Rafael Nadal may be the King of Clay, but his trophy case also has two Wimbledon titles and three runner-up plates. The last few years have been harsh for the left-hander on grass, but let us not forget how dangerous he can be when he gets his bearing. Both of his titles at the All England Club were won when he was seeded number two, and the last few years of early exits may be all the motivation he needs to make a deep run this year. With the number one ranking still being fought over, the greens of Wimbledon could be a turf war.
When the seed announcements were released, and world number one Rafael Nadal was seeded number two at Wimbledon (The All England Club reserves the right to seed players according to their current performance and tournament history, and not just their world rankings, unlike the other grand slams) behind 2013 runner up Novak Djokovic, some people were surprised. With the Serbian nipping at his heels for the top spot in men’s tennis, an early exit last year could be an opportunity for Nadal to gain some ground.
Djokovic also has a lot of points to defend in the second half of the year besides his runner up finishes in England and the US Open. Djokovic has played exceptional tennis this year, but the grind of clay, and his long string of victories could take its toll. The Serbian was looking leaner than usual at the French Open, and despite a valiant effort, he did not have the energy left in his tank to take down the King of Clay in the final.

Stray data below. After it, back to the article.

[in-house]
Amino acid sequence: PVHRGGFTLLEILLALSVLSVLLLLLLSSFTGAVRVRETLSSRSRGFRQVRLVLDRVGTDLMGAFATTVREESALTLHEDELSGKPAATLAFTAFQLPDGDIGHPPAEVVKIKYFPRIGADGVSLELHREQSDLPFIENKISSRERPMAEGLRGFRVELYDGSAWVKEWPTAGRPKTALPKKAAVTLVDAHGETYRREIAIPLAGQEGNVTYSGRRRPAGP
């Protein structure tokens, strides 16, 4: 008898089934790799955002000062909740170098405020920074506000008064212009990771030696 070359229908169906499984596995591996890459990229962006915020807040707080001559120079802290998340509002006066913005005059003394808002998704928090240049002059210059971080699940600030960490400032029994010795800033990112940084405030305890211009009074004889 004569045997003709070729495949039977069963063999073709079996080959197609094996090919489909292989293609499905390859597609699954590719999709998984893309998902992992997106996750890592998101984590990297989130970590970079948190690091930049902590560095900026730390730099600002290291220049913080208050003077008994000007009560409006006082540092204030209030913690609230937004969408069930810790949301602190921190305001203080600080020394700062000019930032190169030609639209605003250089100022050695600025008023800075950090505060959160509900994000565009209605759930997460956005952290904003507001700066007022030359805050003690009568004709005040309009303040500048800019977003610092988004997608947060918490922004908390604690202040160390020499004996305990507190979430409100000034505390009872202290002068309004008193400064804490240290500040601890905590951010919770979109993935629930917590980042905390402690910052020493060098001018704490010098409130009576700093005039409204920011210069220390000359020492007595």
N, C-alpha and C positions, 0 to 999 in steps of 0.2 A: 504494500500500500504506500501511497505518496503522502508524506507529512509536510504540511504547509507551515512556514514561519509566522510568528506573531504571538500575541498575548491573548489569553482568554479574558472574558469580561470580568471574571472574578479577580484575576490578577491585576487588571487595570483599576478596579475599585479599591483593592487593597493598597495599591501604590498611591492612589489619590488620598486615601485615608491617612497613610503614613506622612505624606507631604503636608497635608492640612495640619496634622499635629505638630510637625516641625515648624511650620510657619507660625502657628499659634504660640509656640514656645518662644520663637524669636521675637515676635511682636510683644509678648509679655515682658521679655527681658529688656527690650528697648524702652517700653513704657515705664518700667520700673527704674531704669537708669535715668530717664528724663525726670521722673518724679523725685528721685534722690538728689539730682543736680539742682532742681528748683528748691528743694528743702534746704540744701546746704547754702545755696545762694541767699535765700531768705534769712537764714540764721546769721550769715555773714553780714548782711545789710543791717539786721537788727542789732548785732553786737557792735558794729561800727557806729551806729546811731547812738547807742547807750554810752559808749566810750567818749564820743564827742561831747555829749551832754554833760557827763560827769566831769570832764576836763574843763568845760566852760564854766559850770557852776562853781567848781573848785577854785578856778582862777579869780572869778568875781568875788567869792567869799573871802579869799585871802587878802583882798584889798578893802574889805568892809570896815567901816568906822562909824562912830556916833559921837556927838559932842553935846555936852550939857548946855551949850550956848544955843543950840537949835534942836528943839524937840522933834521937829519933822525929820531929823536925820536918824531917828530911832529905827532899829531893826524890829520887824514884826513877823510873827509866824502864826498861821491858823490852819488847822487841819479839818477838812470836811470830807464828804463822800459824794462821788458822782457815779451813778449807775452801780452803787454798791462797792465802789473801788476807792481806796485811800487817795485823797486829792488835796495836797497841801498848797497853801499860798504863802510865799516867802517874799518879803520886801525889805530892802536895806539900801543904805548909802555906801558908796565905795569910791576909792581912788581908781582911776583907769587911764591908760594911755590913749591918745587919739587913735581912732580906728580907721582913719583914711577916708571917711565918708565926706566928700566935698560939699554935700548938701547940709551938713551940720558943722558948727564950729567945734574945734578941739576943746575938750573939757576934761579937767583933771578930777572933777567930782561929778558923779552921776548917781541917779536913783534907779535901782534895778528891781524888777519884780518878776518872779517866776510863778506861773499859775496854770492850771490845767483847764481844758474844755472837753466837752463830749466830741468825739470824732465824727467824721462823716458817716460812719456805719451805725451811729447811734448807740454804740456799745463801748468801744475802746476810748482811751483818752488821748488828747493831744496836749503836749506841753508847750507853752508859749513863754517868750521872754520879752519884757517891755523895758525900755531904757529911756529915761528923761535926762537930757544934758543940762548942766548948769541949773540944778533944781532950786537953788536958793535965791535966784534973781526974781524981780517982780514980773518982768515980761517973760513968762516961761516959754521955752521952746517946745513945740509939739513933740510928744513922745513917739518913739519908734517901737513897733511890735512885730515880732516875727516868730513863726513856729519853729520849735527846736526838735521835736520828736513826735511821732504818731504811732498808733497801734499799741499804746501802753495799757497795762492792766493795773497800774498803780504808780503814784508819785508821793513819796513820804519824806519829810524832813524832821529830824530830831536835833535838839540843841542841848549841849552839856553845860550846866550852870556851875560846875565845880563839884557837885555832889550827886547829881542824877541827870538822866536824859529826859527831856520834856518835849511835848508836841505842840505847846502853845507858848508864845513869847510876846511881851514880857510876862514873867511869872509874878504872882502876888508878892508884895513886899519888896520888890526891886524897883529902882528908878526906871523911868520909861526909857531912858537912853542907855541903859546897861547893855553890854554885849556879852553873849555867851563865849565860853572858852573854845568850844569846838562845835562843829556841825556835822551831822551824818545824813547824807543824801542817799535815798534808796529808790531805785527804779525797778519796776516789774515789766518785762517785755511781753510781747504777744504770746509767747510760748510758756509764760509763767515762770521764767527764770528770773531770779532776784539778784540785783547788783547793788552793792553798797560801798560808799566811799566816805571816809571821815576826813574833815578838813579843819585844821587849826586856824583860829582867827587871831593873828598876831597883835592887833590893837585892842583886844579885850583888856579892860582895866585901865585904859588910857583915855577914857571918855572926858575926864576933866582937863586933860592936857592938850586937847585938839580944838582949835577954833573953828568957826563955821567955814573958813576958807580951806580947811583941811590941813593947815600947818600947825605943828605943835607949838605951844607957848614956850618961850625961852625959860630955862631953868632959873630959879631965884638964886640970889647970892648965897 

Djokovic has not played any of the warm up grass tournaments leading up to Wimbledon, and like last year which saw him endure a grueling four hour, thirty-seven minute semifinal loss against Nadal at the French Open, he fell in a three hour thirty-one minute final this year. With the two of them having the top seeds at Wimbledon, the only way they could meet is in a dream final, which would be a turf war of epic proportions.
The physical and emotional toll can be overwhelming, and last year after reaching the Wimbledon, Djokovic simply did not have anything left to give against a very hungry Andy Murray. Meanwhile Nadal was still clearly fatigued from his record breaking ninth Roland Garros title run, falling in his first match on grass this year against German Dustin Brown in 60 minutes. The two time champion was clearly not in form mentally as well as physically, and needs to sharpen his game for the grass in order to do some damage.
Defending champion and British hero Andy Murray has not been in a final since his country pleasing victory last year. He seems to have lost a bit of his edge since accomplishing his lofty and country backed ambition to bring home the Wimbledon trophy, but it is still England, and Murray is worshiped in his own backyard. Seeded number three despite his number five world ranking, Murray is sure to make a turf war out of the two weeks at Wimbledon.
Commentary by John Benjamin Wilson